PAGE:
08/14/14 — Students zip around campus on electric scooters while learning about energy, transportation and vehicle-to-grid systems in a new civil engineering class.
05/02/14 — An excerpt from civil and environmental engineering professor David Sedlak's new book, Water 4.0: The Past, Present and Future of the World's Most Vital Resource, which calls for major changes in urban water systems.
05/01/14 — Jack Moehle, professor of civil engineering, talked to Berkeley Engineer about his recently completed seismic study of unreinforced concrete buildings in Los Angeles, and its impact.
03/31/14 San Francisco Business Times — The $68 billion cost estimate for a Los Angeles-to-San Francisco high-speed rail network is far too low, and the system may be eclipsed by emerging technologies before the 30-year project is completed, civil engineering professor C. William Ibbs warned the state Senate transportation committee last week.
03/04/14 Contra Costa Times — In a guest commentary, four California professors, including Berkeley Engineering's Jack Moehle, write about their joint research into the seismic risks posed by older concrete buildings, and the methods and costs of mitigating that risk.
11/01/13 — An insider's look into the construction of the new Levi's Stadium, the NFL's first LEED Gold stadium and among the fastest ever constructed.
12/10/12 New Cities Foundation — Sharing real-time information about traffic or other transportation delays provides drivers and riders greater control over their commute, and it could help local authorities improve transportation planning, says a new study conducted by CITRIS researchers in partnership with San Jose and Ericsson.
06/26/12 — “If you're an engineer and you're working on a project to improve parks, you could stay in a lab. Or you could go to up to Tilden Park and get a fuller context of what visitors experience,” says Lora Oehlberg, a mechanical engineering graduate student and an instructor in a sequence of classes known as the human-centered design course thread.
08/18/11 — When it comes to manufacturing know-how, Berkeley Engineering is the College of Big Shoulders. From minuscule chips to massive aircraft, we invent the tools and methods that power the assembly lines of American manufacturing.
04/08/11 — Slated to open in late 2013, the new eastern span of the San Francisco–Oakland Bay Bridge is meant to do what the old one didn't: withstand a major Bay Area earthquake, sustain only limited damage and quickly admit emergency vehicles and traffic. It must deliver a performance to match its “lifeline” designation. It's also a lifeline for Marwan Nader (M.S'89, Ph.D'92 CE)-because he's bet his career on it. Read part 2 of our story and watch a slideshow of the new Bay Bridge construction.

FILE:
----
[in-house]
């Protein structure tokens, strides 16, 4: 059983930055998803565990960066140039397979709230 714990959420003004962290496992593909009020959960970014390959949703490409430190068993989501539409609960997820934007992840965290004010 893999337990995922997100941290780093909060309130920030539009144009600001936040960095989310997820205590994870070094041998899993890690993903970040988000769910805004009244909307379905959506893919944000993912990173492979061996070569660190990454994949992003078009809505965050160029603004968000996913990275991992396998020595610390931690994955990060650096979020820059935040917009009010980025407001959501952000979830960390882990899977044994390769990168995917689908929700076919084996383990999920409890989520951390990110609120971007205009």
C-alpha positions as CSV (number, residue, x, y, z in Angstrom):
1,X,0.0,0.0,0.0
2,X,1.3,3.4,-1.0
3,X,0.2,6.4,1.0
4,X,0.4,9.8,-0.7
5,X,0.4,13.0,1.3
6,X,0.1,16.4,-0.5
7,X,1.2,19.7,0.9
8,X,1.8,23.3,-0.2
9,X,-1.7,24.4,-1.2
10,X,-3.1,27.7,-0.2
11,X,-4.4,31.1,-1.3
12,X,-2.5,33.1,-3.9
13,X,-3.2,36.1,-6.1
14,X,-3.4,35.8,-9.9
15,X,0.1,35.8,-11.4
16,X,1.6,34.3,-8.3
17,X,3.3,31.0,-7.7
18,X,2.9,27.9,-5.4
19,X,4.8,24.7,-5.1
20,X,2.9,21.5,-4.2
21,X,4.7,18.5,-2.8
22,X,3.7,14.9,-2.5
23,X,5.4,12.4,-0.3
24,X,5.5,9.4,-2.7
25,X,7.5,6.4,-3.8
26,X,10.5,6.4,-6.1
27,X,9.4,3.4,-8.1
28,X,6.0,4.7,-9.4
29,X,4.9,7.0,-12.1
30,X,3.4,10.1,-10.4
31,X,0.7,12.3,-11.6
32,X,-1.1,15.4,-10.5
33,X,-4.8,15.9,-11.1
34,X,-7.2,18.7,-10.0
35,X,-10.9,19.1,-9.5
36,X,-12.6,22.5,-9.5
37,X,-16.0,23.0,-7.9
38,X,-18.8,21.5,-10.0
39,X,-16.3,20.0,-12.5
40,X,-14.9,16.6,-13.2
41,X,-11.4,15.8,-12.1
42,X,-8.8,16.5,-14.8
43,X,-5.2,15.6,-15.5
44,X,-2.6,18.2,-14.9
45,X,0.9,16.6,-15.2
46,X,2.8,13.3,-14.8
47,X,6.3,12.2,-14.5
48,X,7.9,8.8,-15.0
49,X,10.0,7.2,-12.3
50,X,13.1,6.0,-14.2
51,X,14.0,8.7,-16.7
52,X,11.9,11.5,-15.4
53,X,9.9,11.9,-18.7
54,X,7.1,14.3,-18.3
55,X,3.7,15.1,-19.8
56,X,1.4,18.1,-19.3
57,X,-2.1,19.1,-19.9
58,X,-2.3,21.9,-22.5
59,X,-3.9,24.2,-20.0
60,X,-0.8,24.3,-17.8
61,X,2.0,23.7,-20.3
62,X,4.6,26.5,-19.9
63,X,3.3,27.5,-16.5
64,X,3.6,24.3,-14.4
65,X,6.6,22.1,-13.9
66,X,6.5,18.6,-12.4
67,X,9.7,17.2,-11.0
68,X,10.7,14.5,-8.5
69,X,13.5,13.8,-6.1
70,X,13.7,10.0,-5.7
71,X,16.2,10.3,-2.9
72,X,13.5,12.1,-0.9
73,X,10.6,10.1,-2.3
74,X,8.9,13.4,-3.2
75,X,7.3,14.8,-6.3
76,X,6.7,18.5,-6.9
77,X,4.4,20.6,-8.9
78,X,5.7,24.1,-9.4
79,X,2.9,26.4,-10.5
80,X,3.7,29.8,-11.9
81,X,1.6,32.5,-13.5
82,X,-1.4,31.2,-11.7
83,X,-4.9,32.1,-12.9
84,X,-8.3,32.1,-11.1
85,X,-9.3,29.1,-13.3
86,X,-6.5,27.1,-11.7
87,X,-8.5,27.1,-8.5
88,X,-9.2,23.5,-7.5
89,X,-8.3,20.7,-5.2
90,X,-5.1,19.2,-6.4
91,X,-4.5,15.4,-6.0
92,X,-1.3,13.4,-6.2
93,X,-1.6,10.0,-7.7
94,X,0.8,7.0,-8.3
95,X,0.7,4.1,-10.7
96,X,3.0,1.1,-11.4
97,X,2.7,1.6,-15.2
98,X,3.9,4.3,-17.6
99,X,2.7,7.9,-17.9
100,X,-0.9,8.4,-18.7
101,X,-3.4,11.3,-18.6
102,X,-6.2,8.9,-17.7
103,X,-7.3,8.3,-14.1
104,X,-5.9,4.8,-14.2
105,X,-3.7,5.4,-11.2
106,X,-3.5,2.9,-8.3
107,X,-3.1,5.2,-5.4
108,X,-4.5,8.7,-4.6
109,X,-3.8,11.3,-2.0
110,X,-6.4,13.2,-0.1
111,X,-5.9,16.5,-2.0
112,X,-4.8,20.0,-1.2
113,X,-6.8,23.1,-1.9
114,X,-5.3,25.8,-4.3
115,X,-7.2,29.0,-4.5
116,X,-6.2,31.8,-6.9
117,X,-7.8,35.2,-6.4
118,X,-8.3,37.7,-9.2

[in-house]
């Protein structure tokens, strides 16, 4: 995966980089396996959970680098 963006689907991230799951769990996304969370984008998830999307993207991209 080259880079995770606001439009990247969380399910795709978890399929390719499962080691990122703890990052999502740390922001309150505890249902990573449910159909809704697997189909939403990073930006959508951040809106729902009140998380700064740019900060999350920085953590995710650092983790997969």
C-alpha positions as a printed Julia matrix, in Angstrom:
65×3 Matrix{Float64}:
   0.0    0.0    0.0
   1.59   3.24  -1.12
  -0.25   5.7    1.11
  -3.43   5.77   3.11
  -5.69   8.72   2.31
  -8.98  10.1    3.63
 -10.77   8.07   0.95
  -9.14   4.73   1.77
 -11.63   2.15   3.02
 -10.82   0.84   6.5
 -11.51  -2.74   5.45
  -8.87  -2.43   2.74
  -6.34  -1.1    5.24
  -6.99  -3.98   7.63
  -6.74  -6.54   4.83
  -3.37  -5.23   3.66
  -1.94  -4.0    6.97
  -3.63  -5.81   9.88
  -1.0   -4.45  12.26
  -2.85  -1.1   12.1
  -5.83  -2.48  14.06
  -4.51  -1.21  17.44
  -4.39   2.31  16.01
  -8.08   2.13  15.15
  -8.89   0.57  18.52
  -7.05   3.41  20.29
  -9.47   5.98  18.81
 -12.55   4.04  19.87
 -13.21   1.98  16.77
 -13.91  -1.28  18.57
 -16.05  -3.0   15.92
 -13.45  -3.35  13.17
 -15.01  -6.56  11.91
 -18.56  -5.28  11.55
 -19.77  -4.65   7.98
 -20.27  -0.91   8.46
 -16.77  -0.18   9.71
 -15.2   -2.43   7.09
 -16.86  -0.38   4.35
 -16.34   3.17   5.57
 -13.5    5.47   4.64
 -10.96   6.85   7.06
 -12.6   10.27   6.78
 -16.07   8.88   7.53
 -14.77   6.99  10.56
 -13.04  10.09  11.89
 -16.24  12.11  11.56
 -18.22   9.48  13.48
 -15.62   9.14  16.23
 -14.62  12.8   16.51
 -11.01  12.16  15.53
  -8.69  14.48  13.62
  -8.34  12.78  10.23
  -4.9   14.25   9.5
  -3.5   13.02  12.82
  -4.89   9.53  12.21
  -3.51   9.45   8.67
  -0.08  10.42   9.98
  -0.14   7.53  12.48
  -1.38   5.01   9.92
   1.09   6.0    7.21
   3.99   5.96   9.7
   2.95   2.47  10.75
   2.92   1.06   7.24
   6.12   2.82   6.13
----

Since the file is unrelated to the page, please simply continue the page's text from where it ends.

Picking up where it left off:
03/02/11 — Not long after the Loma Prieta quake struck, Marwan Nader (M.S'89, Ph.D'92 CE) gazed at the hole in the Bay Bridge as he stood a safe distance away, part of a Berkeley team inspecting the damage. Twenty-two years later, he's still standing on the bridge, so to speak. As lead design engineer of the self-anchored suspension (SAS) bridge, he is responsible for the standout architectural feature of the new portion of the bridge that will replace the old eastern span.
12/14/10 — More than 9 million South African children walk to school every day. Three million walk for more than an hour, and in the rural countryside, some walk more than four hours. “It's madness,” says Louis de Waal (M.S'72 CEE), who grew up in rural South Africa and spent his professional life designing and building thousands of kilometers of roads there, many of which opened up inaccessible places deep in the country's interior. Now retired, De Waal is on a mission to improve mobility for all South Africans, especially in rural areas. The goal, says the 73-year-old Cape Town resident, is to keep children in school and help adults reach work more easily, ultimately easing poverty and slowing the flood of people forced to move to urban areas for work.
10/18/10 San Francisco Business Times — A study from UC Berkeley's Institute of Transportation Studies crunched numbers from 2007 for the Federal Aviation Administration for a report showing that domestic airline flight delays cost the U.S. economy some $32.9 billion a year, and passengers pay half that cost, or about $16.7 billion. Civil engineering professor Mark Hansen, lead researcher on the study, said it was the first time anyone had analyzed data this way, coming up with a direct cost.
05/05/10 — About every 10 days, falling rock shatters the tranquility of Yosemite National Park. "It's a dynamic place," says park geologist Greg Stock. "Rockfall is the most powerful geologic force acting on the park today. The goal is to eventually predict rockfalls and better constrain the hazard." Enter Valerie Zimmer, a Berkeley geoengineering Ph.D. student who launched her doctoral work studying rockfall in mines using tiny acoustic sensors to document the rock mechanics and geophysical forces underground.
05/02/09 — If the Hayward Fault ruptures during a Cal home game, Memorial Stadium fans would be in for a wild ride. But they should be safe-even if they're seated in the most vulnerable end-zone sections. That's the outcome that David Friedman (B.S'75 CE) envisions for the massive retrofit of UC Berkeley's landmark but seismically poor football venue. Friedman, senior principal at San Francisco–based Forell/Elsesser Engineers, is the lead engineer for the stadium's renovation. Built in 1923, Memorial Stadium straddles the Hayward Fault and is in need of seismic upgrades.